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Saturday, Aug 30, 2014

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Andrew Ladd

Andrew Ladd

Photographer: Ben Siegel

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Andrew Ladd is new recycling and refuse manager

Newcomer shares goals for 2013 RecycleMania competition


The Ohio University Facilities Department welcomed Andrew Ladd on Jan. 7 as the new recycling and refuse manager. He replaced the first manager, Ed Newman, who retired in June.

Ladd, a 1993 OHIO alumnus with a Bachelor of Science in environmental geography, returns to Athens with about 20 years of experience under his belt.

"Ladd was one of the original student team members with Campus Recycling," said Steve Mack, chair of the hiring committee and director of Facilities Management. "He has experience and knowledge about the program. He has seen it at its very early stages, he has seen the growth and he is now able to look at the potential as it lies ahead."
 
Ladd spent seven years as an environmental specialist and local products purveyor with Whole Foods Market, a top retailer of natural and organic foods and recognized leader in sustainable business practices.

Ohio University Compass recently sat down with Ladd to help the OHIO community get familiar with the new face of recycling on campus.

What began your interest in recycling, waste recovery and sustainability?

Ladd: It began with my father and my family in particular. They were ahead of the curve on sustainability and recycling. My father was a scientist and technician at heart and I specifically remember cases where we'd be walking across a parking lot and he would pick up aluminum cans way back in the 70s. Along with that, we did a lot of nature activities and traveling as a child and I got to see the beauty of this country and learn to respect it.

How did you decide to turn your childhood interest into a career?

I was very interested in environmental studies and in some form of career that makes a specific difference to better our world's situation. I was a student activist on campus in the early 90s and due to that activity, it helped get me a job in Campus Recycling from 1990 to 1993. That's where my passion took a focus toward recycling.

You've had hands-on experience since graduation. What has that taught you and where has it taken you?

I've had experience in environmental education and environmental action and sustainability, specifically in waste management. One of the biggest things it's taught me is that the vast majority of people want to do the right thing if they are given the tools and knowledge on how to do it. As a solid waste and recycling manager, my role is to make sure others have the tools and knowledge base to be able to make the right choice. The overwhelming majority of people are just waiting for that opportunity to make an environmentally sound choice.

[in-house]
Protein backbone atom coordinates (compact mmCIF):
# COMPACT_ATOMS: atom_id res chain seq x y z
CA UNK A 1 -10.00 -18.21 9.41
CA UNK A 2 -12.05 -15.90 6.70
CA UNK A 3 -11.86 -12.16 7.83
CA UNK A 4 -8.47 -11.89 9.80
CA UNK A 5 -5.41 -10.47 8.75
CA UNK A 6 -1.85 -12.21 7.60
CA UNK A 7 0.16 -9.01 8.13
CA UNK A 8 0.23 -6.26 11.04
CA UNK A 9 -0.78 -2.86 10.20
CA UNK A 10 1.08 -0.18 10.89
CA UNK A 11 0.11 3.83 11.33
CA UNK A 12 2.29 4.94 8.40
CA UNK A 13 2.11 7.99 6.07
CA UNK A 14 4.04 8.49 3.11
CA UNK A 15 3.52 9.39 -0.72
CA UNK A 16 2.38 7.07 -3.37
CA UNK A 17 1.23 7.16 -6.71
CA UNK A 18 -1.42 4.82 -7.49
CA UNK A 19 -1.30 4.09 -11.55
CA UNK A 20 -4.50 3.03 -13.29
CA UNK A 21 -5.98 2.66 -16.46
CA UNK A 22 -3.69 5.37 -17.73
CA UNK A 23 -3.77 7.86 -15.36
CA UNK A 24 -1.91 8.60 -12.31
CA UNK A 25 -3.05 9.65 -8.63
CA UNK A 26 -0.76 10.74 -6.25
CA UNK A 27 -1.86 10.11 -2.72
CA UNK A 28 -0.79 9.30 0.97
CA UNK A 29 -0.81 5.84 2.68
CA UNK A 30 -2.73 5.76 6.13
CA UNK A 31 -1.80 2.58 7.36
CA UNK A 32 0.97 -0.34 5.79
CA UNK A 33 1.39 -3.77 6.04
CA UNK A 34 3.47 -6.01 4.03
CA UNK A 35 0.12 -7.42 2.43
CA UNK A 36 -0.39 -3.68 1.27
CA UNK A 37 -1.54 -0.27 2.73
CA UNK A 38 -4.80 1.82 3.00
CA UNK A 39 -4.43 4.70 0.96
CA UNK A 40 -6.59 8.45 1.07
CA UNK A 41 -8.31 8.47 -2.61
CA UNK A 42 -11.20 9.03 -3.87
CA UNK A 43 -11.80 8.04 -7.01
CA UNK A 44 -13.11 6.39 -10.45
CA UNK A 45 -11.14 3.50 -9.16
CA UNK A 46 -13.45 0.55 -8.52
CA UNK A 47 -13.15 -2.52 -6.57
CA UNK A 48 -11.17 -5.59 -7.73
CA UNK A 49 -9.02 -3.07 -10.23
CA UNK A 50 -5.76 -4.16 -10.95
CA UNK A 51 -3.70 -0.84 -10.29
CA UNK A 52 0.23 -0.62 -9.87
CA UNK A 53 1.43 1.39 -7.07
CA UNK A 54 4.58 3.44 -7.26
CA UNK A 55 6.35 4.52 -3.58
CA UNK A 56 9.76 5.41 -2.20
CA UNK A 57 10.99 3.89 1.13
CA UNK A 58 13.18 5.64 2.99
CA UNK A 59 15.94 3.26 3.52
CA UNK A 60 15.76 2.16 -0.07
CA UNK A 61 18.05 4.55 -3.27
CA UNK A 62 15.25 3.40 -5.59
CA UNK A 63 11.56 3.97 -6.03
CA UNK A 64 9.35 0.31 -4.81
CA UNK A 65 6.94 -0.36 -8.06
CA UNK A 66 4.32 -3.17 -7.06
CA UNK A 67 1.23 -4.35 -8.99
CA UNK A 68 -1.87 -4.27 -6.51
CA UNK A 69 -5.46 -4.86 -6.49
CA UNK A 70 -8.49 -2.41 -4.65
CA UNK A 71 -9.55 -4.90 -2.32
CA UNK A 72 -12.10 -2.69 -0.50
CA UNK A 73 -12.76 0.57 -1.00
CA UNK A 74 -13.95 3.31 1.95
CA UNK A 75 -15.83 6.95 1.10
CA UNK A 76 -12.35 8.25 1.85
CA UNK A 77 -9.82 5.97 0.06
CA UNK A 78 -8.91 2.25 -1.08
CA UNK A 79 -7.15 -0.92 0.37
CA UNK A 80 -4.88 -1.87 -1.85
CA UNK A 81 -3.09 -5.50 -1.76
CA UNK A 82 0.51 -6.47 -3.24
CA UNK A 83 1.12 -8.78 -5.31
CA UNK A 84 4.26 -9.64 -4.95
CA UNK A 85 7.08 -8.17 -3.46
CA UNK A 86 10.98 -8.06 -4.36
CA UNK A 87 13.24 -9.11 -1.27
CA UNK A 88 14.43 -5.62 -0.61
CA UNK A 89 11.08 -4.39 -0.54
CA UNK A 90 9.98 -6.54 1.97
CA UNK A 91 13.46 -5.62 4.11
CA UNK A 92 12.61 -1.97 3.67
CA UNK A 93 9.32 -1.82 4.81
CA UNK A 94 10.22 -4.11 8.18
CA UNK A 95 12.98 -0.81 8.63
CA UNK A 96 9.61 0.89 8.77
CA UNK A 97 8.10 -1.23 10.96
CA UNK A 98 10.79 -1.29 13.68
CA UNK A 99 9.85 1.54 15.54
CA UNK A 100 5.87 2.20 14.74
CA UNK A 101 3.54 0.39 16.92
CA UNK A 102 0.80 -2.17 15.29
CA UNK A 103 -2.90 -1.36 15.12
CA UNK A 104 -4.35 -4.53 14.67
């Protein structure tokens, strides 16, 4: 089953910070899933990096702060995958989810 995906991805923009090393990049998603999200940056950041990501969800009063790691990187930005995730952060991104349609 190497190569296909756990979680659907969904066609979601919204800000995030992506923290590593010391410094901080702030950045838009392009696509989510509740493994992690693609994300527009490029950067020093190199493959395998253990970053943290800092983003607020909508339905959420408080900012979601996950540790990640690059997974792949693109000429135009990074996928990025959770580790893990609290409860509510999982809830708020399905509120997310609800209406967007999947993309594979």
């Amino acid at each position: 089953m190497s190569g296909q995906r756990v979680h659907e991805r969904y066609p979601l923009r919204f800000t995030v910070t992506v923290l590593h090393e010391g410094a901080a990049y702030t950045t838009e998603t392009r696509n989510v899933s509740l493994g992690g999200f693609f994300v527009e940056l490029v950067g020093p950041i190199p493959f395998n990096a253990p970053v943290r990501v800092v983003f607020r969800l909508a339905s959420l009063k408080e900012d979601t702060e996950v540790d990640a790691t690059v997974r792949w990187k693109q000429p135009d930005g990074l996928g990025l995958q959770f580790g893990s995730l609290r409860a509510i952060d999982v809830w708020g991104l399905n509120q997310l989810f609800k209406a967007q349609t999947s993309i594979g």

I've been to 49 of the 50 states. When I first left college in 1993, my goal was to see the country and live in beautiful places. So I've lived inside Sequoia, Yellowstone and Denali national parks. I've lived in a lot of mountain towns from Alaska to Colorado to California and also in the Bavarian Alps where I spent a year traveling and snowboarding and working my way in Europe. I've lived in a lot of beach towns from Florida to California. It's been a really excellent, eye-opening experience. A good way to see the world, meet the people that are out there, understand the culture and gain experience along the way.

What about environmental geography and recycling excites you the most?

Recycling is one of the most basic steps toward sustainability. It's almost like a gateway habit – when someone takes recycling into their daily behaviors, they are more likely to later think about energy reduction and transportation choices. It's one of the first habits to get people into an environmental mindset and that is very exciting because it's a very hands-on aspect of sustainability. People have the choice every single day as to what they are going to do with their waste stream.

What are your hobbies?

I'm avid into actions sports. My primary sports have always been climbing and snowboarding. I also hike and bike a lot. Right now I'm traveling predominately by bike so I'm biking every day. I garden and love to grow my own food; therefore, I also like to cook. I have a soon-to-be 7-year-old son, so we do everything that a father and son like to do.

What are your goals in the new position?

  • To modernize the system by continuing to move toward mixed stream recycling and away from source separate. That shift is going to increase recycling rates. The University has a stated goal of achieving 80 percent waste diversion by 2018, which is an attainable goal that will be a lot more achievable if we're able to move toward mixed stream.

  • Also, the University has goals set for 5 percent overall waste stream reduction every year over the next three years, which is also an attainable goal through campaigns for compost, printing and recycling awareness.

  • I want to make recycling a social norm.

  • My goal for RecycleMania this year is to increase the recycling rates, to continue to win the MAC, definitely to beat Miami University and to place in the Top 50 nationally in the overall waste recovery division. Another opportunity is to re-establish good systems for collecting waste at events.